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Psych Congress  

The Impact of Second-Generation Antipsychotic Medication Side-Effects on Functioning From a Schizophrenia Patient Perspective: a Cross-Sectional, Observational, Patient Centered, Web Survey Study

Authors  

Catherine Weiss, PhD – Otsuka Pharmaceutical Development and Commercialization Inc.; Laëtitia  Bouérat Duvold, PhD – H. Lundbeck A/S; William Lenderking, PhD – Evidera–PPD; Owen Cooper, MSc – Evidera–PPD; Huda  Shalhoub, PhD – Evidera–PPD; Leah  Kleinman, DrPH – Evidera–PPD; Randall  Bender, PhD – Evidera–PPD; Ann Hartry, PhD – Lundbeck LLC; Mallik Greene, PhD, DBA – Otsuka Pharmaceutical Development and Commercialization Inc.; Stine  Rasmussen Meehan, PhD – H. Lundbeck A/S; Rajiv Tandon, MD – University of Florida College of Medicine

Sponsor  
Otsuka Pharmaceutical Development & Commercialization Inc. and H. Lundbeck A/S

Background: Second-generation antipsychotics (SGAs) are associated with well-known side effects (SEs). We aimed to gain a patients’ perspective on how specific SEs impact daily functioning, emotional well-being, and overall quality of life (QoL).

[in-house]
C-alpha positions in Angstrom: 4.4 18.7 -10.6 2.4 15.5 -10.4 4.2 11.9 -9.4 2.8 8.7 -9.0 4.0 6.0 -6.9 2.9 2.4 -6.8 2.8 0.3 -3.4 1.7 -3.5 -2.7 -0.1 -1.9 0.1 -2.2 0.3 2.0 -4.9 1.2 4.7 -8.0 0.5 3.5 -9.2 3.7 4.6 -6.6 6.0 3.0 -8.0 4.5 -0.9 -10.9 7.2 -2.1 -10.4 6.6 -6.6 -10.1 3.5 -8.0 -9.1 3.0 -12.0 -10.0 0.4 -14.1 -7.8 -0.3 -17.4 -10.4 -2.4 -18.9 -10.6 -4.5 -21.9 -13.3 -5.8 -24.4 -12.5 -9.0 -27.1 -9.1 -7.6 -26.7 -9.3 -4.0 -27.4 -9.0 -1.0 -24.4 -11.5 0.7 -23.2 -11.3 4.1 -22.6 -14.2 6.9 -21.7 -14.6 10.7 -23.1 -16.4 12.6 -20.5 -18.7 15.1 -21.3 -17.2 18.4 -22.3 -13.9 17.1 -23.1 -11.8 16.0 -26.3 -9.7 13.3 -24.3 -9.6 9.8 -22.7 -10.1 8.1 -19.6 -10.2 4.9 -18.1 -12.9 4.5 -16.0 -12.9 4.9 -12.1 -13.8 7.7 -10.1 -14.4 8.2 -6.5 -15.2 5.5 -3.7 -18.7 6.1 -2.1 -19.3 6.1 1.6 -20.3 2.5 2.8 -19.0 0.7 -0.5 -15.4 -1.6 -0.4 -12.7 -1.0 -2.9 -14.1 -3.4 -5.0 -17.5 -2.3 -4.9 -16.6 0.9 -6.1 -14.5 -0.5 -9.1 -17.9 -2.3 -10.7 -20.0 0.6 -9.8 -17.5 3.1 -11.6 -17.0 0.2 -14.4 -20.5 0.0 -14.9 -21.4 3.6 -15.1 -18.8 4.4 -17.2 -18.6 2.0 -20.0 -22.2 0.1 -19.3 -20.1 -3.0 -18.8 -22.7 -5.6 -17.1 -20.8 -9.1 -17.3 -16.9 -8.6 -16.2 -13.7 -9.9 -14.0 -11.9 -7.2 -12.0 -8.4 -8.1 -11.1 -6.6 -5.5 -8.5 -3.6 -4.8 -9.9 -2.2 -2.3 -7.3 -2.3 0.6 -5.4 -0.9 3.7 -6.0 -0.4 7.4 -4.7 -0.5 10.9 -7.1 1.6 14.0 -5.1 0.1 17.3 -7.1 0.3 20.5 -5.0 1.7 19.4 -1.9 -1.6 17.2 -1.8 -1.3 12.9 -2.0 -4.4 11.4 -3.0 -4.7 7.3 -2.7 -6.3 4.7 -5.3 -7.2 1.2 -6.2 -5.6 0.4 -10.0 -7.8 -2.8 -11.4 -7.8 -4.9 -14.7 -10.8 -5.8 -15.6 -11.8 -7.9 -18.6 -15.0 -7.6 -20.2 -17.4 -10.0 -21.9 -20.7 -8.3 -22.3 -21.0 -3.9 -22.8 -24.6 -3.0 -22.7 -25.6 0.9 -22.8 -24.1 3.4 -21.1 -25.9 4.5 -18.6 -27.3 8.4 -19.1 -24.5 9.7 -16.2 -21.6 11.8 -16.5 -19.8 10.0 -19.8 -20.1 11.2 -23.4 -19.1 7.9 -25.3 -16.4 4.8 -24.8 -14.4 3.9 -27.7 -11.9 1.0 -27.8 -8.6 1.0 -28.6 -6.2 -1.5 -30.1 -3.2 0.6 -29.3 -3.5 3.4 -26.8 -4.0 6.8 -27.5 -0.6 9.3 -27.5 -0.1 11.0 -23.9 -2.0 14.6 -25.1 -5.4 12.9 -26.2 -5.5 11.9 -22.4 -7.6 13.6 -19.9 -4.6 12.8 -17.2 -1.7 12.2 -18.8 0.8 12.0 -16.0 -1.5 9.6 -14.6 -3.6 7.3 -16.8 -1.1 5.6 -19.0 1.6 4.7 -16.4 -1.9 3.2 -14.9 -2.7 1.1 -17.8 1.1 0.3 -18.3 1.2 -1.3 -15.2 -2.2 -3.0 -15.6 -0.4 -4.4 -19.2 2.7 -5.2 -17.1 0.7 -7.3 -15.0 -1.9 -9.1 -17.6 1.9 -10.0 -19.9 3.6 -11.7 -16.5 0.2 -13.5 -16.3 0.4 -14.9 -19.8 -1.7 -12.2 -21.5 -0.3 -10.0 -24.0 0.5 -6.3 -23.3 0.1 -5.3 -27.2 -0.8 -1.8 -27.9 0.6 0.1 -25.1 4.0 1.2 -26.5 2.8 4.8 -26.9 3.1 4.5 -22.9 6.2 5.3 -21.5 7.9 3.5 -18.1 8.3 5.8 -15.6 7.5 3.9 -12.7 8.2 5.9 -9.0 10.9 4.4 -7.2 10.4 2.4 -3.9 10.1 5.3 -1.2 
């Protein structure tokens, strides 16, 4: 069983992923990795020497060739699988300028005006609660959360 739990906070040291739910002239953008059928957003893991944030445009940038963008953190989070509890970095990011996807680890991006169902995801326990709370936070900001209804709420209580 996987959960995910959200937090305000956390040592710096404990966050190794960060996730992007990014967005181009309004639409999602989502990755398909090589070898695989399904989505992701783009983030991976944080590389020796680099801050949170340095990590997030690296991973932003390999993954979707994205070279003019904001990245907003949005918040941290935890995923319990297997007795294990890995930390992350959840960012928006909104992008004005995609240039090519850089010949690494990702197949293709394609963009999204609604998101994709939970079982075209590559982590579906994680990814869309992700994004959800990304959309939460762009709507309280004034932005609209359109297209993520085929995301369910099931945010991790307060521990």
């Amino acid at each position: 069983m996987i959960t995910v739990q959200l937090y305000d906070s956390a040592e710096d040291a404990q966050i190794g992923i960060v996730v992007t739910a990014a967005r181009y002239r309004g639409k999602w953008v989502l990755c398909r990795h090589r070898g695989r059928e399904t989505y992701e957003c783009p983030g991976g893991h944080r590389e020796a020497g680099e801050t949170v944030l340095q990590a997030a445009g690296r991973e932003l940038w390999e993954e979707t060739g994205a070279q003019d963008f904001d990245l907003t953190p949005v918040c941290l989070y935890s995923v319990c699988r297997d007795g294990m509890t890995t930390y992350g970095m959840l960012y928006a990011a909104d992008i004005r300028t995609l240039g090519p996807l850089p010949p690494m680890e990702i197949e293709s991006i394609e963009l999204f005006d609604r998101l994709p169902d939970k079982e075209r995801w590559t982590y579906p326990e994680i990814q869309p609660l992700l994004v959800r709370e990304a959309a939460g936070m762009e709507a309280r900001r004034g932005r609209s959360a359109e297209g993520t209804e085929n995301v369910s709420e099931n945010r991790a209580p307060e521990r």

Methods: This was a cross-sectional, patient-reported web survey, conducted in the US. Eligible participants were ≥18 years, with schizophrenia stable for >1 month, taking an SGA for 1–12 months, and self-reporting ≥1 SE. The survey included patient socio-demographics, the Quality of Life Enjoyment and Satisfaction Questionnaire Short Form (Q-LES-Q-SF), the Glasgow Antipsychotic Side-Effect Scale, and questions about the impact of SEs on functioning and emotions. Participants used a visual analog scale to record the degree of impact for each reported SE.

Results: There were 180 participants: mean age 35 (range 18–61) years; 58.3% female; 69.4% White. Participants reported the lowest Q-LES-Q-SF scores for satisfaction with one’s ‘economic status’, followed by ‘sexual drive’, ‘work’, ‘mood’, and ‘social relationships’. The most prevalent SEs were ‘difficulty sleeping’, ‘feeling sleepy during the day’, ‘dry mouth’, and ‘restlessness’. Almost half of the participants stated that they had experienced weight gain. SEs reported as having a moderate to severe impact on all aspects of functioning were: feeling ‘drugged or like a zombie’, ‘sleepy during the day’, having ‘difficulties sleeping’, feeling ‘restless’, and ‘gaining weight’.

Conclusion: Patients taking SGAs appear to have many SEs, including activating and sedating SEs, and weight gain. These SEs have considerable negative impact on patient’s daily functioning and QoL, including work, sexual drive, and psychosocial effects.

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